Background: Interventions based on physical activity are of proven efficacy as adjunctive interventions in mental health, but less is known about how these benefits come about.
Aims: This review summarises the qualitative research on the perspectives of service users so as to shed light on possible psychological and social mechanisms of therapeutic change.
Method: Thirteen published studies were identified by a detailed search of the peer-reviewed literature employing a variety of methodologies across a range of physical activity contexts for participants with severe and enduring mental health difficulties. The results are grouped thematically, and the studies were compared and contrasted with respect to methodology and findings.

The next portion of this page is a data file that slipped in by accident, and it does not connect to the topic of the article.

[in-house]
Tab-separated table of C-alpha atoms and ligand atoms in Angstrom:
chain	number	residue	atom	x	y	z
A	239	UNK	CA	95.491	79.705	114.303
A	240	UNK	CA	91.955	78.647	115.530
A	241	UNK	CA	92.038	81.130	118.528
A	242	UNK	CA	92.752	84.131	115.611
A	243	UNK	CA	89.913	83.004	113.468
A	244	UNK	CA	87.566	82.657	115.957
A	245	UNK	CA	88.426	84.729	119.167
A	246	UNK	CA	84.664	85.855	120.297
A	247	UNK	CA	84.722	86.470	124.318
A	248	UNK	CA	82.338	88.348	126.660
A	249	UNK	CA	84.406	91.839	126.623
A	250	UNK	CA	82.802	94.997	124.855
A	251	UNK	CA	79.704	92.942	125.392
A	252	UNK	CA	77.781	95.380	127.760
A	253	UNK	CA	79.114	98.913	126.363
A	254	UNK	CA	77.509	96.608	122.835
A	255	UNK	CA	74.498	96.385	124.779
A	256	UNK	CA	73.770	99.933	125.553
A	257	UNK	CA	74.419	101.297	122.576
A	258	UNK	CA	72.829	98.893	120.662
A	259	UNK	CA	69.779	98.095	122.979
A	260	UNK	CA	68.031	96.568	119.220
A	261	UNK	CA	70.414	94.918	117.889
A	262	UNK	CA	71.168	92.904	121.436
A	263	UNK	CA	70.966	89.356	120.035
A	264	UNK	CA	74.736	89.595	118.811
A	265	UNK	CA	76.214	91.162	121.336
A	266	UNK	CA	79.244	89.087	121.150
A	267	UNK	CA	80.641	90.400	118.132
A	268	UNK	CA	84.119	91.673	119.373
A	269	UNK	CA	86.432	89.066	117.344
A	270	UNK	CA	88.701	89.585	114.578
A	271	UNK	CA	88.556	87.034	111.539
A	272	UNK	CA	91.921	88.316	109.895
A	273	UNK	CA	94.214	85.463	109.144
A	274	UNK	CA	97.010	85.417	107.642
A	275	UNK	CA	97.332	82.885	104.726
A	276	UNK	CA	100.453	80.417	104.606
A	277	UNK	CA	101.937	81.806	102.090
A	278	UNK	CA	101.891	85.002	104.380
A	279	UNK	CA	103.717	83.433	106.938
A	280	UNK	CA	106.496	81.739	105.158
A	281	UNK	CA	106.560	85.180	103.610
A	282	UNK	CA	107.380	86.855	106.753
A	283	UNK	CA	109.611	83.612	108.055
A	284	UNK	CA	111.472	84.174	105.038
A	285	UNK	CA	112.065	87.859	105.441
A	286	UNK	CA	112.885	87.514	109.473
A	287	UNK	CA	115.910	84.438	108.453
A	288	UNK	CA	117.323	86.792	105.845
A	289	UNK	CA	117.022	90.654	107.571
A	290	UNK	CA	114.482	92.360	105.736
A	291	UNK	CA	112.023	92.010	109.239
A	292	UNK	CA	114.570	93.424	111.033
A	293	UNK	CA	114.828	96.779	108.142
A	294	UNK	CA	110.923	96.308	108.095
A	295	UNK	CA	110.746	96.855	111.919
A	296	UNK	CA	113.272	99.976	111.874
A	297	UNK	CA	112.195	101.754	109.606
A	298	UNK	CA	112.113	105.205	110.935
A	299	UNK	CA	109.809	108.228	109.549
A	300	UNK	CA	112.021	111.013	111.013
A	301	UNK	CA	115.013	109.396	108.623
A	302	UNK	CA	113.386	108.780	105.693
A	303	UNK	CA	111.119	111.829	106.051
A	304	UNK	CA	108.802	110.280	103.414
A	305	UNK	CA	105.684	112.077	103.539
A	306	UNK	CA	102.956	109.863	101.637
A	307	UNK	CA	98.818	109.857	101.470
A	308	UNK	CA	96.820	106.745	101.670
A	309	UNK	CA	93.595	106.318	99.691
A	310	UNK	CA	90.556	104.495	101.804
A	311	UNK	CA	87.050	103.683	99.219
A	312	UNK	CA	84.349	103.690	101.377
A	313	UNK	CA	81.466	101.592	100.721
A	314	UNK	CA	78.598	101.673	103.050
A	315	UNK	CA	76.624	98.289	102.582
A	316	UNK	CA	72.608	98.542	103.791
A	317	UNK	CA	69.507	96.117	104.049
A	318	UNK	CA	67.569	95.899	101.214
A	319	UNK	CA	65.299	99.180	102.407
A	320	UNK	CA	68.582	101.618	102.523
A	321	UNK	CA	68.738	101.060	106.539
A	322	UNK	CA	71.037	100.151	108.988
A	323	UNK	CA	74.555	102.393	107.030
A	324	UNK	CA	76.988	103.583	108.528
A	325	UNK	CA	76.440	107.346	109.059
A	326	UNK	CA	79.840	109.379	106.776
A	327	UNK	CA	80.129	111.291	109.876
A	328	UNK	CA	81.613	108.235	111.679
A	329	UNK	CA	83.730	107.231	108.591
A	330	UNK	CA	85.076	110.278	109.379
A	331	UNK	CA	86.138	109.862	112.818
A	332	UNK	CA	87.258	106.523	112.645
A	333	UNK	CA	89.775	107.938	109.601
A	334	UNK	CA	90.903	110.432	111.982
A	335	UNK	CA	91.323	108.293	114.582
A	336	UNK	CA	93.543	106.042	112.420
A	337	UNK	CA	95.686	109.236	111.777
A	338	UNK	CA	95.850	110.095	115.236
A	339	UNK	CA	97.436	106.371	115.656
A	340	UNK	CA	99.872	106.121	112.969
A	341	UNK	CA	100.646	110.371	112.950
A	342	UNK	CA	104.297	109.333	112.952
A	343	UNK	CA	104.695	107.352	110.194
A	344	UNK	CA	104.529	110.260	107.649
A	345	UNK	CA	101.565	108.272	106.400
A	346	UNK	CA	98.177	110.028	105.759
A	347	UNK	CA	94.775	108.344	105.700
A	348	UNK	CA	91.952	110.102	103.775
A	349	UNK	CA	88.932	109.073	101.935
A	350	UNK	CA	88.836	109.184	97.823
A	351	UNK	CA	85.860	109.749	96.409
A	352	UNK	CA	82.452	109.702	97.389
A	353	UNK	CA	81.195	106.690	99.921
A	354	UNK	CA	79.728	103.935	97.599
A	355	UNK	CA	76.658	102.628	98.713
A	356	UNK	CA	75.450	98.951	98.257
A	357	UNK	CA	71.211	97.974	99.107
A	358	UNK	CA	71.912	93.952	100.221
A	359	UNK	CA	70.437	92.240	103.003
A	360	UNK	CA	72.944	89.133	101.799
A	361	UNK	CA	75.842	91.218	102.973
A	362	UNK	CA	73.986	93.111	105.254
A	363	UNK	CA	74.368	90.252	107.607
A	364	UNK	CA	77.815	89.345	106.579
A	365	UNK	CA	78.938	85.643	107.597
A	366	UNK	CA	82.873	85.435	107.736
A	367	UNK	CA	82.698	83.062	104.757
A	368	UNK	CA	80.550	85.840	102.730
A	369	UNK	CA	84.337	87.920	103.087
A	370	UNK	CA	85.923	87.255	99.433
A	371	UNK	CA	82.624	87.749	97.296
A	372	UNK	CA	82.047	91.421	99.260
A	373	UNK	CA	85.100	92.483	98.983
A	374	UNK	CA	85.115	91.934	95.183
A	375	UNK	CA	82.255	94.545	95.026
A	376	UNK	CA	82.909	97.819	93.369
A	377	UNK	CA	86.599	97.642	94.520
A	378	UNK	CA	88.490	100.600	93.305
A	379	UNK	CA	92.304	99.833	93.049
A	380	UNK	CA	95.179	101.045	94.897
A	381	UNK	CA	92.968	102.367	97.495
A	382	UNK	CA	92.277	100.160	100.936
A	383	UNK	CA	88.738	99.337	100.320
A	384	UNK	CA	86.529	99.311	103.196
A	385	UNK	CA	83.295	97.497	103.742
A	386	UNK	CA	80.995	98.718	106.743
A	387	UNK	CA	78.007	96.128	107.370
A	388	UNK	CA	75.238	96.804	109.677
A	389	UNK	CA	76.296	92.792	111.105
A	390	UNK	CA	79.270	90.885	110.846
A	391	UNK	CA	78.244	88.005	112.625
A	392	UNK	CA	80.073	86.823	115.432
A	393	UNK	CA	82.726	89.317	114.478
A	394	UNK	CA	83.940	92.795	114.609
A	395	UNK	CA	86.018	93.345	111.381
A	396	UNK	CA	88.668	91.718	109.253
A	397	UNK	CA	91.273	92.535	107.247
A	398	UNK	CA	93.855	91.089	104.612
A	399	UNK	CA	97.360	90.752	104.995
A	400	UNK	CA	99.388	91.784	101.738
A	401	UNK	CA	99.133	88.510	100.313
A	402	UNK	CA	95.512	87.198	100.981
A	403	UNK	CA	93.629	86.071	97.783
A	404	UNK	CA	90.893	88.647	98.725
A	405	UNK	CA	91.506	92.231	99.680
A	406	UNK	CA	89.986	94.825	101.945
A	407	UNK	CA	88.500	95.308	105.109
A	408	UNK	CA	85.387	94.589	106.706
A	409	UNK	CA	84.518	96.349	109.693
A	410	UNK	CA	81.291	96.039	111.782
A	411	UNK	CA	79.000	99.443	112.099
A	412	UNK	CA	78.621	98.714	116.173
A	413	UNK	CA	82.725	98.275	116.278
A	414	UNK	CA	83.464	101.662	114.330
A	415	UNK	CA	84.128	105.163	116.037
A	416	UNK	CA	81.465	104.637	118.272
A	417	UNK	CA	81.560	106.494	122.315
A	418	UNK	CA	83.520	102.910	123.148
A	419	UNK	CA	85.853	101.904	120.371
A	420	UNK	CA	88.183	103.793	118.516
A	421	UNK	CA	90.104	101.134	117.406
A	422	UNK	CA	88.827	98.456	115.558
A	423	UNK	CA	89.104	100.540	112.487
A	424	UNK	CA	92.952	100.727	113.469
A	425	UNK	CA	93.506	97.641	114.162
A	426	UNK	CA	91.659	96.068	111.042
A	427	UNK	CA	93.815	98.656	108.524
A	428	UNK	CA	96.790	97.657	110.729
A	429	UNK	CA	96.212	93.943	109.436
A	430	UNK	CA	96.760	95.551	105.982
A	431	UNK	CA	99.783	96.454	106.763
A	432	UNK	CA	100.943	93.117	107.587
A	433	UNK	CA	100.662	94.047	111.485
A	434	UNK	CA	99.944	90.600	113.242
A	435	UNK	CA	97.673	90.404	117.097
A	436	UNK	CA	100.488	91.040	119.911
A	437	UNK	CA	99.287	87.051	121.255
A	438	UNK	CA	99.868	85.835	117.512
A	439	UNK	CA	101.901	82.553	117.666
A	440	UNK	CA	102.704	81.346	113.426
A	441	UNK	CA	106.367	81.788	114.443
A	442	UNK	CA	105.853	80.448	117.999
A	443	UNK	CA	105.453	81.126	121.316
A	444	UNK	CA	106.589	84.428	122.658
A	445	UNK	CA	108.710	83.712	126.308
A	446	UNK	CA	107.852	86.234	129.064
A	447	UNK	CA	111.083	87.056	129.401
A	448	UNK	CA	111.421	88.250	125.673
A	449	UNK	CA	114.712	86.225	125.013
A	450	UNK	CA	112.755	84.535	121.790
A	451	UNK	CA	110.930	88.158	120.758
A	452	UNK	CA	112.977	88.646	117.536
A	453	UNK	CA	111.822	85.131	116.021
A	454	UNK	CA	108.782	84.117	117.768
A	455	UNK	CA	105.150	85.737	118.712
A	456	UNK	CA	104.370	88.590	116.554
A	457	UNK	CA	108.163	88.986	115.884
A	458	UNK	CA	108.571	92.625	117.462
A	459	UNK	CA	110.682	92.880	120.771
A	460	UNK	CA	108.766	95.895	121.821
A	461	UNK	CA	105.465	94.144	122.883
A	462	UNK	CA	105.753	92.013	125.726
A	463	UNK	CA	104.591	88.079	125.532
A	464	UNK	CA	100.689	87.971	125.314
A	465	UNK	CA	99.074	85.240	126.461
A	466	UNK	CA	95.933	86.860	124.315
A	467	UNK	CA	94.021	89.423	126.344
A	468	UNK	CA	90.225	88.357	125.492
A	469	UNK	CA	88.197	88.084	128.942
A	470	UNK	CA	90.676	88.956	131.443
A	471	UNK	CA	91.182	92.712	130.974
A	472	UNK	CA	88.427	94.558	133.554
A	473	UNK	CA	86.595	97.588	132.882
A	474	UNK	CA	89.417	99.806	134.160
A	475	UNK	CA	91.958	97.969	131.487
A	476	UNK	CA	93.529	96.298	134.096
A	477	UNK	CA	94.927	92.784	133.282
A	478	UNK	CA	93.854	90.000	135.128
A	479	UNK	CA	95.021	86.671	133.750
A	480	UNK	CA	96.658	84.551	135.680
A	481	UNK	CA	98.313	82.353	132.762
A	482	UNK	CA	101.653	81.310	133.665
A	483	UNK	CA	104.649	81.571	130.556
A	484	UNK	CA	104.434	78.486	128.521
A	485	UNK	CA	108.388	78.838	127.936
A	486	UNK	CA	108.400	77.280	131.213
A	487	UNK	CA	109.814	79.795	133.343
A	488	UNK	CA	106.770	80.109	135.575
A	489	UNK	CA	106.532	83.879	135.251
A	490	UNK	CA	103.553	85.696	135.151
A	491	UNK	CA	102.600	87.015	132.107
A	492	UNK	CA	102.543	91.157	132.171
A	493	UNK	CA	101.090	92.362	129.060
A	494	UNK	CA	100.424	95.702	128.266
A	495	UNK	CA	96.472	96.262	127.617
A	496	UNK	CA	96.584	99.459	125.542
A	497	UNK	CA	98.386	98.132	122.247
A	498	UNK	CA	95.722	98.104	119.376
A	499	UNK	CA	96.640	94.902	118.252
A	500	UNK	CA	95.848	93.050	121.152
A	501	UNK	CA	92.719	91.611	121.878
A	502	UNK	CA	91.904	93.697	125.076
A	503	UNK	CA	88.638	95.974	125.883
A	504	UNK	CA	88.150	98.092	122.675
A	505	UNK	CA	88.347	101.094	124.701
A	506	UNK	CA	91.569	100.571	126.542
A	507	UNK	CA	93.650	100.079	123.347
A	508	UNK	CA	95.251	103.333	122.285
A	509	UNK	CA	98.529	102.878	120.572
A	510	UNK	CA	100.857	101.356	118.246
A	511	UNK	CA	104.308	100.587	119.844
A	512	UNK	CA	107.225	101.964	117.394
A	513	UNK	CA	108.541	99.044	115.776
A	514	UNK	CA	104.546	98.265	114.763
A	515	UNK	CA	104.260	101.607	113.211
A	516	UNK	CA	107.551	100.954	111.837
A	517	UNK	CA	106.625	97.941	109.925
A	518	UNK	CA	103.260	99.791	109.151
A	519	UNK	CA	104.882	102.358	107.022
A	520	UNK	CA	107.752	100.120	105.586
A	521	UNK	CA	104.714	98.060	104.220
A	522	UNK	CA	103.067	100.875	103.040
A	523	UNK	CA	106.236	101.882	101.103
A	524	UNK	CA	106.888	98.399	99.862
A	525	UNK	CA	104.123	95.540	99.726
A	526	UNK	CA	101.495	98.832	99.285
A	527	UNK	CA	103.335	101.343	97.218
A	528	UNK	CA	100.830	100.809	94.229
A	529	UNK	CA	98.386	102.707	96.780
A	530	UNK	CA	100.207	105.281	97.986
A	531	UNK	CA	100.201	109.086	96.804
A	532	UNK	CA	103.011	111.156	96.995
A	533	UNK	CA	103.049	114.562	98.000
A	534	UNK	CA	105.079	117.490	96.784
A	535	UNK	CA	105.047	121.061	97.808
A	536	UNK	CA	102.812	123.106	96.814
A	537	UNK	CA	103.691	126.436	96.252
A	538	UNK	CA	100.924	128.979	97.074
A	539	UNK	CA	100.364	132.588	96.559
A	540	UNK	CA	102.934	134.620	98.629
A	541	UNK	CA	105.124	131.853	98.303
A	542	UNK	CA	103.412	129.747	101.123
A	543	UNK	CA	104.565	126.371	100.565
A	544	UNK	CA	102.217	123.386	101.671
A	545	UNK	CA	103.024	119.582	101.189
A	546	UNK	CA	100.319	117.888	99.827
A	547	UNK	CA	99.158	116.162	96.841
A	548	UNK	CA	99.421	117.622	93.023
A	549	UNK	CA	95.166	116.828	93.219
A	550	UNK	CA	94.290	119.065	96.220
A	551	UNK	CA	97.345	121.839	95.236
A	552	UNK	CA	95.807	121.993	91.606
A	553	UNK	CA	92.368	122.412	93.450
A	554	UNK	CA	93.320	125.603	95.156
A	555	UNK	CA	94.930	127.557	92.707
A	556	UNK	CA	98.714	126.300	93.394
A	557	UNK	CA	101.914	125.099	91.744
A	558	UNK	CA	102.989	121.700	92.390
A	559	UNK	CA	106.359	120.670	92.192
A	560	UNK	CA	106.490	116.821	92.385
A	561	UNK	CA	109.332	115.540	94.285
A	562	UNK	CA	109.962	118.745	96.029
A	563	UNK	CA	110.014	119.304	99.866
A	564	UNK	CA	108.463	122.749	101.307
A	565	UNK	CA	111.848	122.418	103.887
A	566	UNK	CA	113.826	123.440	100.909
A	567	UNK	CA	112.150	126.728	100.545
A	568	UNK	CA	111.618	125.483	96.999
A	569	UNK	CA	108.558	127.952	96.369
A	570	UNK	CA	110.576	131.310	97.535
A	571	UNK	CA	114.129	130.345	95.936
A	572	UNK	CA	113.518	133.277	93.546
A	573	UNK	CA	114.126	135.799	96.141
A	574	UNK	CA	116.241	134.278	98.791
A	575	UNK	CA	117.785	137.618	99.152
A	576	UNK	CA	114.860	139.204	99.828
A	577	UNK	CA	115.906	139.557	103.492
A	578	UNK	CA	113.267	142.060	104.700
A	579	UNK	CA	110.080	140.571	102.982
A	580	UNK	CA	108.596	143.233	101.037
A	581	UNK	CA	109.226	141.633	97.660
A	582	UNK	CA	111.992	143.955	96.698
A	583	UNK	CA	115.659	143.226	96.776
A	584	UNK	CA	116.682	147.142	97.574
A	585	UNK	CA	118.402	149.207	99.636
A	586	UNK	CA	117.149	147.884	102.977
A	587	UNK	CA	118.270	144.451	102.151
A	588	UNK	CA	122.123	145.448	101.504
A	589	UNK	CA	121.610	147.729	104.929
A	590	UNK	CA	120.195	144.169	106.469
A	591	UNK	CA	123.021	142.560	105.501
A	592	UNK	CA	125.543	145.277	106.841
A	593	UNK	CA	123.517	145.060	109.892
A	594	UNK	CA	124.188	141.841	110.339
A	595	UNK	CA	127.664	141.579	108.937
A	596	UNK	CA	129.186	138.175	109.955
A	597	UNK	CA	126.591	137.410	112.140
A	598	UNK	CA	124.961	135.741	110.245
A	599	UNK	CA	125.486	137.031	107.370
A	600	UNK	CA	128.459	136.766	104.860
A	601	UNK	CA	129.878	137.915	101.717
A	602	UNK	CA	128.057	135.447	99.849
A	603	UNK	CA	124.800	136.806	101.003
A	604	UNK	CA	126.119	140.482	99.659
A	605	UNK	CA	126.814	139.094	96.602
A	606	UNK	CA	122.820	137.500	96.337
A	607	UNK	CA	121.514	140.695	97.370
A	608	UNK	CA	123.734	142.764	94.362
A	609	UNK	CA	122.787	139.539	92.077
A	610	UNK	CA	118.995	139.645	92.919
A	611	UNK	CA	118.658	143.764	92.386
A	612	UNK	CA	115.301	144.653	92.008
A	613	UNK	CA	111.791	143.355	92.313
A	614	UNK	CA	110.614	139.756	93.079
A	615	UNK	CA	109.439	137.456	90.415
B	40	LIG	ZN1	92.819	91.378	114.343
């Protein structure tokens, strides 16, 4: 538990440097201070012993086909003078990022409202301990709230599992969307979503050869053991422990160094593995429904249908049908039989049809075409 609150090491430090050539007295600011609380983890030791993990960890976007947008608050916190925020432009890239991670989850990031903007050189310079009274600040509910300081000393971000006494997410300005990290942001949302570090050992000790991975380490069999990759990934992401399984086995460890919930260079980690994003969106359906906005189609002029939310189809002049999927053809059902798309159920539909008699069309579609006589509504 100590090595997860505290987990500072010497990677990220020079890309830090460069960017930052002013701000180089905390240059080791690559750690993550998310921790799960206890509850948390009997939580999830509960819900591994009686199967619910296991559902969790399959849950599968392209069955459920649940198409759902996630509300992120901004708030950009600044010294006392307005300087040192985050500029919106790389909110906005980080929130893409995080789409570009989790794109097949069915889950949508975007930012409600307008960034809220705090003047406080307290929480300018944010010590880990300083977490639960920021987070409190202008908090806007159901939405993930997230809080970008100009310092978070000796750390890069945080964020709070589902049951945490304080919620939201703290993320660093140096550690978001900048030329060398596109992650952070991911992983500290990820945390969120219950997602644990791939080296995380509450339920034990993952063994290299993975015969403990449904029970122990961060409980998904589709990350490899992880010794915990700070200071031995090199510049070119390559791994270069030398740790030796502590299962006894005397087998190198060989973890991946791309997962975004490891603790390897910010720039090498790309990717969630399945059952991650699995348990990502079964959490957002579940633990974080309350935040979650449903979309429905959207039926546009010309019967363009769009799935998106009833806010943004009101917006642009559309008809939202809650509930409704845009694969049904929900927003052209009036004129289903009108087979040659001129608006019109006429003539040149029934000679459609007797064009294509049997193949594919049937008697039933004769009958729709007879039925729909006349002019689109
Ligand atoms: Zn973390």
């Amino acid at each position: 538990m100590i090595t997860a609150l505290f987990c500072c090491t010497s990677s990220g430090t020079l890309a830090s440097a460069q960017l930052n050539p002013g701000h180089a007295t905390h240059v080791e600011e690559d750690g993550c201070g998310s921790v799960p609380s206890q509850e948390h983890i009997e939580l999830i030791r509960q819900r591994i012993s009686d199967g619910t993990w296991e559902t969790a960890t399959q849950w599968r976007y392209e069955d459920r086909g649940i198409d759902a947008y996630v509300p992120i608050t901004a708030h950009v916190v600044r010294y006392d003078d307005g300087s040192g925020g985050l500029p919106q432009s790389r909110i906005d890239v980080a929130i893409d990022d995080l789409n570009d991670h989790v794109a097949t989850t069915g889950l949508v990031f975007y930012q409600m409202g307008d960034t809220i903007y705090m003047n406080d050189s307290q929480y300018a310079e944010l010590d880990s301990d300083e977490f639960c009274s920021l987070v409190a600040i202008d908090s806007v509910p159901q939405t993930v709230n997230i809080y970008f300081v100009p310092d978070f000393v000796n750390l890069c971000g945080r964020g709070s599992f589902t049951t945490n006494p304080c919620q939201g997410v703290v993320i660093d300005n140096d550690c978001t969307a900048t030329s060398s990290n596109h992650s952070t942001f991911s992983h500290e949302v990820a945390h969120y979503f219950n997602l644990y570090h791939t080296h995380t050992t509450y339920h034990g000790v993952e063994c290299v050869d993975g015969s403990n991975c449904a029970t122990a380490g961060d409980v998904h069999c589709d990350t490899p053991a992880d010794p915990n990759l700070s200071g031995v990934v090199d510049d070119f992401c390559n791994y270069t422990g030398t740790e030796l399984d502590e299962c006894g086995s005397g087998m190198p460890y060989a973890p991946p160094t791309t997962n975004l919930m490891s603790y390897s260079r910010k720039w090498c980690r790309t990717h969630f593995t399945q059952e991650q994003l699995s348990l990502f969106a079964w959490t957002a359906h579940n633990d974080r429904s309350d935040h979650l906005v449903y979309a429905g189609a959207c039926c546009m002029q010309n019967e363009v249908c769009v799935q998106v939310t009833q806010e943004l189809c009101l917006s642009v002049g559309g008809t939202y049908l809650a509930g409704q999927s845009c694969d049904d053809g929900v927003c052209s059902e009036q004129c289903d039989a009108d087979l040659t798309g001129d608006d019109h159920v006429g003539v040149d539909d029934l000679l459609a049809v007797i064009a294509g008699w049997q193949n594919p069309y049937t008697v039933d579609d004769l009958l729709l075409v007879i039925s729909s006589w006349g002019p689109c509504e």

Findings: There was a high degree of congruence in support of the themes of social interaction and social support; feeling safe; improved symptoms; a sense of meaning, purpose and achievement; identity and the role of the facilitating personnel.
Conclusions: Exercise interventions deserve greater emphasis both theoretically and clinically, as many service users experience them as socially inclusive, non-stigmatising and, above all, effective in aiding recovery.